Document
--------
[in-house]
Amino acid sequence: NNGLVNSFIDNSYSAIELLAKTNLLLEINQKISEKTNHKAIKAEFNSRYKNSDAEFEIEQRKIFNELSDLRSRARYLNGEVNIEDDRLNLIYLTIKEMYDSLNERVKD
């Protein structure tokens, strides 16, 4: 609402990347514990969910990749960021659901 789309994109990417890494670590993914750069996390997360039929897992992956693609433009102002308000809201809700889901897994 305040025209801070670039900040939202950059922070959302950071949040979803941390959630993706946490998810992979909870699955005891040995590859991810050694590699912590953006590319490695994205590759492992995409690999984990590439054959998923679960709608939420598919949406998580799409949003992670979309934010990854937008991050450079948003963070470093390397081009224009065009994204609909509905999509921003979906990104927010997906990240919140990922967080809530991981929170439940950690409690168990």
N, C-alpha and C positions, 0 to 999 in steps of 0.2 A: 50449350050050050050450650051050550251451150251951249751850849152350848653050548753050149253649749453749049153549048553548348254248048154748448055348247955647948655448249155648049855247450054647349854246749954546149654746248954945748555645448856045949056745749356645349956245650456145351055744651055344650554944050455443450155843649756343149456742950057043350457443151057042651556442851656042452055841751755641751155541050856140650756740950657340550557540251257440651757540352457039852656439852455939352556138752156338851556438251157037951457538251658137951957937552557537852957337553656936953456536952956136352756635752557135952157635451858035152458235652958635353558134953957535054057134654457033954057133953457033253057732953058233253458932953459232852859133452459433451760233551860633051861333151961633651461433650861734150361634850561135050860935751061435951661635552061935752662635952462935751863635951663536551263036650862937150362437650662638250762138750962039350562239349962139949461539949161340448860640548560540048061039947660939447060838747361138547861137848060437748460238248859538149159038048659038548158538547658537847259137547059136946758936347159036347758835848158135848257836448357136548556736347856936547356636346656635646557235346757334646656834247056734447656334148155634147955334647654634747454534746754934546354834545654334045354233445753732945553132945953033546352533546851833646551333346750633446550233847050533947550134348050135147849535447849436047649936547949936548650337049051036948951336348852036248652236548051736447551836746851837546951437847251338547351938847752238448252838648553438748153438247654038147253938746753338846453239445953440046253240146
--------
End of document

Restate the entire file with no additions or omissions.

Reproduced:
[in-house]
Amino acid sequence: NNGLVNSFIDNSYSAIELLAKTNLLLEINQKISEKTNHKAIKAEFNSRYKNSDAEFEIEQRKIFNELSDLRSRARYLNGEVNIEDDRLNLIYLTIKEMYDSLNERVKD
């Protein structure tokens, strides 16, 4: 609402990347514990969910990749960021659901 789309994109990417890494670590993914750069996390997360039929897992992956693609433009102002308000809201809700889901897994 305040025209801070670039900040939202950059922070959302950071949040979803941390959630993706946490998810992979909870699955005891040995590859991810050694590699912590953006590319490695994205590759492992995409690999984990590439054959998923679960709608939420598919949406998580799409949003992670979309934010990854937008991050450079948003963070470093390397081009224009065009994204609909509905999509921003979906990104927010997906990240919140990922967080809530991981929170439940950690409690168990």
N, C-alpha and C positions, 0 to 999 in steps of 0.2 A: 50449350050050050050450650051050550251451150251951249751850849152350848653050548753050149253649749453749049153549048553548348254248048154748448055348247955647948655448249155648049855247450054647349854246749954546149654746248954945748555645448856045949056745749356645349956245650456145351055744651055344650554944050455443450155843649756343149456742950057043350457443151057042651556442851656042452055841751755641751155541050856140650756740950657340550557540251257440651757540352457039852656439852455939352556138752156338851556438251157037951457538251658137951957937552557537852957337553656936953456536952956136352756635752557135952157635451858035152458235652958635353558134953957535054057134654457033954057133953457033253057732953058233253458932953459232852859133452459433451760233551860633051861333151961633651461433650861734150361634850561135050860935751061435951661635552061935752662635952462935751863635951663536551263036650862937150362437650662638250762138750962039350562239349962139949461539949161340448860640548560540048061039947660939447060838747361138547861137848060437748460238248859538149159038048659038548158538547658537847259137547059136946758936347159036347758835848158135848257836448357136548556736347856936547356636346656635646557235346757334646656834247056734447656334148155634147955334647654634747454534746754934546354834545654334045354233445753732945553132945953033546352533546851833646551333346750633446550233847050533947550134348050135147849535447849436047649936547949936548650337049051036948951336348852036248652236548051736447551836746851837546951437847251338547351938847752238448252838648553438748153438247654038147253938746753338846453239445953440046253240146